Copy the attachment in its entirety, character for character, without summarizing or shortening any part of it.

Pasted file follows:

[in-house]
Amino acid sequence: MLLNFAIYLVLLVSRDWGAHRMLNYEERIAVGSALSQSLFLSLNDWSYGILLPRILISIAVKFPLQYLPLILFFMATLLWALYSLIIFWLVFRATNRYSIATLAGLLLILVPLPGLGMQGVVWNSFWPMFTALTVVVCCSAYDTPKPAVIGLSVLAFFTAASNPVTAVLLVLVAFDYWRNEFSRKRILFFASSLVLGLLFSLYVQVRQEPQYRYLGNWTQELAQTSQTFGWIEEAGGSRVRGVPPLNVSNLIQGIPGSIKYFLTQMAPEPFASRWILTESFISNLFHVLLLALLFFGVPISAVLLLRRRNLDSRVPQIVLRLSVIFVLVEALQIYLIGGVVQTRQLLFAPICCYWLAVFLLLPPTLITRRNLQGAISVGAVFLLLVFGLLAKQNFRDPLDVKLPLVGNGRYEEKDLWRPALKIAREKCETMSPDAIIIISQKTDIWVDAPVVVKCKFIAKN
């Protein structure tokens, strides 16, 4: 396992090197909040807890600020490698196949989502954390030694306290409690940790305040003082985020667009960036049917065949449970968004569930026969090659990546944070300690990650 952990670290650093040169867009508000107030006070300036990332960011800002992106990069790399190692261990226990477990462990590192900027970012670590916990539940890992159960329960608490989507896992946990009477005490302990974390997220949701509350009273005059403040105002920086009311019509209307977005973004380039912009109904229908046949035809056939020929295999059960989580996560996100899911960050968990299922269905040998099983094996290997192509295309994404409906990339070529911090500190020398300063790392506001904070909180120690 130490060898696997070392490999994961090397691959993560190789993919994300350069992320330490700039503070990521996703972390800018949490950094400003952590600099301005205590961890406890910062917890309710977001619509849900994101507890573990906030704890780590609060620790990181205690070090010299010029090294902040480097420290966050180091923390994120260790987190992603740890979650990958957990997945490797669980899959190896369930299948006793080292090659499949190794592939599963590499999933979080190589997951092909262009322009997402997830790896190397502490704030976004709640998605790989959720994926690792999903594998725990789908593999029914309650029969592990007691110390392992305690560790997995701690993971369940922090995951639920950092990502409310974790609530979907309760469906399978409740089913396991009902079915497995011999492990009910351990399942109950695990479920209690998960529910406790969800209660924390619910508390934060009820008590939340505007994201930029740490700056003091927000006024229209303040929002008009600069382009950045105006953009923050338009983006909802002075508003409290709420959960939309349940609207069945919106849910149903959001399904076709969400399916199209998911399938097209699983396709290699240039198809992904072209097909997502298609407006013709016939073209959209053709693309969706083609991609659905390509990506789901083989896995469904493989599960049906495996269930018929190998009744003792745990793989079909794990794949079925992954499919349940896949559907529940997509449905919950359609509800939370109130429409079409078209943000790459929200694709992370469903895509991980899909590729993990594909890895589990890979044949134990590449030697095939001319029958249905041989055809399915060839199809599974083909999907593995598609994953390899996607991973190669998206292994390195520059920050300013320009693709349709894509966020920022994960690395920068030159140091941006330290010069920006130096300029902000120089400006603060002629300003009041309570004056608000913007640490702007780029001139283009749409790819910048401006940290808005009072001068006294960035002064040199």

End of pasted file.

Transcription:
[in-house]
Amino acid sequence: MLLNFAIYLVLLVSRDWGAHRMLNYEERIAVGSALSQSLFLSLNDWSYGILLPRILISIAVKFPLQYLPLILFFMATLLWALYSLIIFWLVFRATNRYSIATLAGLLLILVPLPGLGMQGVVWNSFWPMFTALTVVVCCSAYDTPKPAVIGLSVLAFFTAASNPVTAVLLVLVAFDYWRNEFSRKRILFFASSLVLGLLFSLYVQVRQEPQYRYLGNWTQELAQTSQTFGWIEEAGGSRVRGVPPLNVSNLIQGIPGSIKYFLTQMAPEPFASRWILTESFISNLFHVLLLALLFFGVPISAVLLLRRRNLDSRVPQIVLRLSVIFVLVEALQIYLIGGVVQTRQLLFAPICCYWLAVFLLLPPTLITRRNLQGAISVGAVFLLLVFGLLAKQNFRDPLDVKLPLVGNGRYEEKDLWRPALKIAREKCETMSPDAIIIISQKTDIWVDAPVVVKCKFIAKN
């Protein structure tokens, strides 16, 4: 396992090197909040807890600020490698196949989502954390030694306290409690940790305040003082985020667009960036049917065949449970968004569930026969090659990546944070300690990650 952990670290650093040169867009508000107030006070300036990332960011800002992106990069790399190692261990226990477990462990590192900027970012670590916990539940890992159960329960608490989507896992946990009477005490302990974390997220949701509350009273005059403040105002920086009311019509209307977005973004380039912009109904229908046949035809056939020929295999059960989580996560996100899911960050968990299922269905040998099983094996290997192509295309994404409906990339070529911090500190020398300063790392506001904070909180120690 130490060898696997070392490999994961090397691959993560190789993919994300350069992320330490700039503070990521996703972390800018949490950094400003952590600099301005205590961890406890910062917890309710977001619509849900994101507890573990906030704890780590609060620790990181205690070090010299010029090294902040480097420290966050180091923390994120260790987190992603740890979650990958957990997945490797669980899959190896369930299948006793080292090659499949190794592939599963590499999933979080190589997951092909262009322009997402997830790896190397502490704030976004709640998605790989959720994926690792999903594998725990789908593999029914309650029969592990007691110390392992305690560790997995701690993971369940922090995951639920950092990502409310974790609530979907309760469906399978409740089913396991009902079915497995011999492990009910351990399942109950695990479920209690998960529910406790969800209660924390619910508390934060009820008590939340505007994201930029740490700056003091927000006024229209303040929002008009600069382009950045105006953009923050338009983006909802002075508003409290709420959960939309349940609207069945919106849910149903959001399904076709969400399916199209998911399938097209699983396709290699240039198809992904072209097909997502298609407006013709016939073209959209053709693309969706083609991609659905390509990506789901083989896995469904493989599960049906495996269930018929190998009744003792745990793989079909794990794949079925992954499919349940896949559907529940997509449905919950359609509800939370109130429409079409078209943000790459929200694709992370469903895509991980899909590729993990594909890895589990890979044949134990590449030697095939001319029958249905041989055809399915060839199809599974083909999907593995598609994953390899996607991973190669998206292994390195520059920050300013320009693709349709894509966020920022994960690395920068030159140091941006330290010069920006130096300029902000120089400006603060002629300003009041309570004056608000913007640490702007780029001139283009749409790819910048401006940290808005009072001068006294960035002064040199």